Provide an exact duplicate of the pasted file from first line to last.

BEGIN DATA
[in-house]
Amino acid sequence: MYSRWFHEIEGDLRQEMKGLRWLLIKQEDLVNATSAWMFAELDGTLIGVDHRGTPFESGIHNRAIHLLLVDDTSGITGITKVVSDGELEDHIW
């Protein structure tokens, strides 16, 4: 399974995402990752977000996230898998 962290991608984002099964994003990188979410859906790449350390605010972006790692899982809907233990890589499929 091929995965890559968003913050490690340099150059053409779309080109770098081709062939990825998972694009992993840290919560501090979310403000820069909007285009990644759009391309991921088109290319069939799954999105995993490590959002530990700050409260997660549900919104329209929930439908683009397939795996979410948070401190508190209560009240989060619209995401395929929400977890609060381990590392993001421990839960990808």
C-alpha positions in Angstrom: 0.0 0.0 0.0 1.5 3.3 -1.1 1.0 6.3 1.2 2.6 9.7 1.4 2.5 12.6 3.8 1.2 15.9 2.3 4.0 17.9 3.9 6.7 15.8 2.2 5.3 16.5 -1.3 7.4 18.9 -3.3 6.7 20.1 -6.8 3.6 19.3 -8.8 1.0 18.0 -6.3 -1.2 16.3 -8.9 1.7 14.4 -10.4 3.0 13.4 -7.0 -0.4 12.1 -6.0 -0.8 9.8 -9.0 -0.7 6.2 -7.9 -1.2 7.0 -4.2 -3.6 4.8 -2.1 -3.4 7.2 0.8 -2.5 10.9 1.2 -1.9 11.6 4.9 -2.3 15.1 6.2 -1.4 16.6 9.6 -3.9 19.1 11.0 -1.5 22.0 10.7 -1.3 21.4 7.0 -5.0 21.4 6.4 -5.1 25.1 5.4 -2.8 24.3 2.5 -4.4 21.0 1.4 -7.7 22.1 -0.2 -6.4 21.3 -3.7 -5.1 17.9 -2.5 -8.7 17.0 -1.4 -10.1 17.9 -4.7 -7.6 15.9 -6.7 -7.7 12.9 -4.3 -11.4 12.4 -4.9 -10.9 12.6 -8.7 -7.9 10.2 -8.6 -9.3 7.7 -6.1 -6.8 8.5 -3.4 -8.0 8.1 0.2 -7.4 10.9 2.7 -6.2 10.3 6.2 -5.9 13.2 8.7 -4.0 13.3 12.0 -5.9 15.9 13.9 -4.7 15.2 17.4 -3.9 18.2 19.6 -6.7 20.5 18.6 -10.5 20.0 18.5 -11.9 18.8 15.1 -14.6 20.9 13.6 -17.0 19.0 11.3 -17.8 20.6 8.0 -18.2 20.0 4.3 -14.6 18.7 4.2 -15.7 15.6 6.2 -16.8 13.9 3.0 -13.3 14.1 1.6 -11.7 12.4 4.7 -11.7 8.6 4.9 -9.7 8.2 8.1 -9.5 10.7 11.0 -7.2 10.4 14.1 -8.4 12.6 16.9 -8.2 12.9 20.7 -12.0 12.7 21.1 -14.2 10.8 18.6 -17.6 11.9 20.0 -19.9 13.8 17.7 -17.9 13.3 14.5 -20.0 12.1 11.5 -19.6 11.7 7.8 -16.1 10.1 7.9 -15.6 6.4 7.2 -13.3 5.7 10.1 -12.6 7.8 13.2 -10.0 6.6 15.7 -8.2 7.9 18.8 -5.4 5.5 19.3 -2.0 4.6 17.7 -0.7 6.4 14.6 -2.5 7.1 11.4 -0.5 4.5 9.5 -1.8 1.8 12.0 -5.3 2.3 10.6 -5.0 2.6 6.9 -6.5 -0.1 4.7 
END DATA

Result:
[in-house]
Amino acid sequence: MYSRWFHEIEGDLRQEMKGLRWLLIKQEDLVNATSAWMFAELDGTLIGVDHRGTPFESGIHNRAIHLLLVDDTSGITGITKVVSDGELEDHIW
């Protein structure tokens, strides 16, 4: 399974995402990752977000996230898998 962290991608984002099964994003990188979410859906790449350390605010972006790692899982809907233990890589499929 091929995965890559968003913050490690340099150059053409779309080109770098081709062939990825998972694009992993840290919560501090979310403000820069909007285009990644759009391309991921088109290319069939799954999105995993490590959002530990700050409260997660549900919104329209929930439908683009397939795996979410948070401190508190209560009240989060619209995401395929929400977890609060381990590392993001421990839960990808």
C-alpha positions in Angstrom: 0.0 0.0 0.0 1.5 3.3 -1.1 1.0 6.3 1.2 2.6 9.7 1.4 2.5 12.6 3.8 1.2 15.9 2.3 4.0 17.9 3.9 6.7 15.8 2.2 5.3 16.5 -1.3 7.4 18.9 -3.3 6.7 20.1 -6.8 3.6 19.3 -8.8 1.0 18.0 -6.3 -1.2 16.3 -8.9 1.7 14.4 -10.4 3.0 13.4 -7.0 -0.4 12.1 -6.0 -0.8 9.8 -9.0 -0.7 6.2 -7.9 -1.2 7.0 -4.2 -3.6 4.8 -2.1 -3.4 7.2 0.8 -2.5 10.9 1.2 -1.9 11.6 4.9 -2.3 15.1 6.2 -1.4 16.6 9.6 -3.9 19.1 11.0 -1.5 22.0 10.7 -1.3 21.4 7.0 -5.0 21.4 6.4 -5.1 25.1 5.4 -2.8 24.3 2.5 -4.4 21.0 1.4 -7.7 22.1 -0.2 -6.4 21.3 -3.7 -5.1 17.9 -2.5 -8.7 17.0 -1.4 -10.1 17.9 -4.7 -7.6 15.9 -6.7 -7.7 12.9 -4.3 -11.4 12.4 -4.9 -10.9 12.6 -8.7 -7.9 10.2 -8.6 -9.3 7.7 -6.1 -6.8 8.5 -3.4 -8.0 8.1 0.2 -7.4 10.9 2.7 -6.2 10.3 6.2 -5.9 13.2 8.7 -4.0 13.3 12.0 -5.9 15.9 13.9 -4.7 15.2 17.4 -3.9 18.2 19.6 -6.7 20.5 18.6 -10.5 20.0 18.5 -11.9 18.8 15.1 -14.6 20.9 13.6 -17.0 19.0 11.3 -17.8 20.6 8.0 -18.2 20.0 4.3 -14.6 18.7 4.2 -15.7 15.6 6.2 -16.8 13.9 3.0 -13.3 14.1 1.6 -11.7 12.4 4.7 -11.7 8.6 4.9 -9.7 8.2 8.1 -9.5 10.7 11.0 -7.2 10.4 14.1 -8.4 12.6 16.9 -8.2 12.9 20.7 -12.0 12.7 21.1 -14.2 10.8 18.6 -17.6 11.9 20.0 -19.9 13.8 17.7 -17.9 13.3 14.5 -20.0 12.1 11.5 -19.6 11.7 7.8 -16.1 10.1 7.9 -15.6 6.4 7.2 -13.3 5.7 10.1 -12.6 7.8 13.2 -10.0 6.6 15.7 -8.2 7.9 18.8 -5.4 5.5 19.3 -2.0 4.6 17.7 -0.7 6.4 14.6 -2.5 7.1 11.4 -0.5 4.5 9.5 -1.8 1.8 12.0 -5.3 2.3 10.6 -5.0 2.6 6.9 -6.5 -0.1 4.7 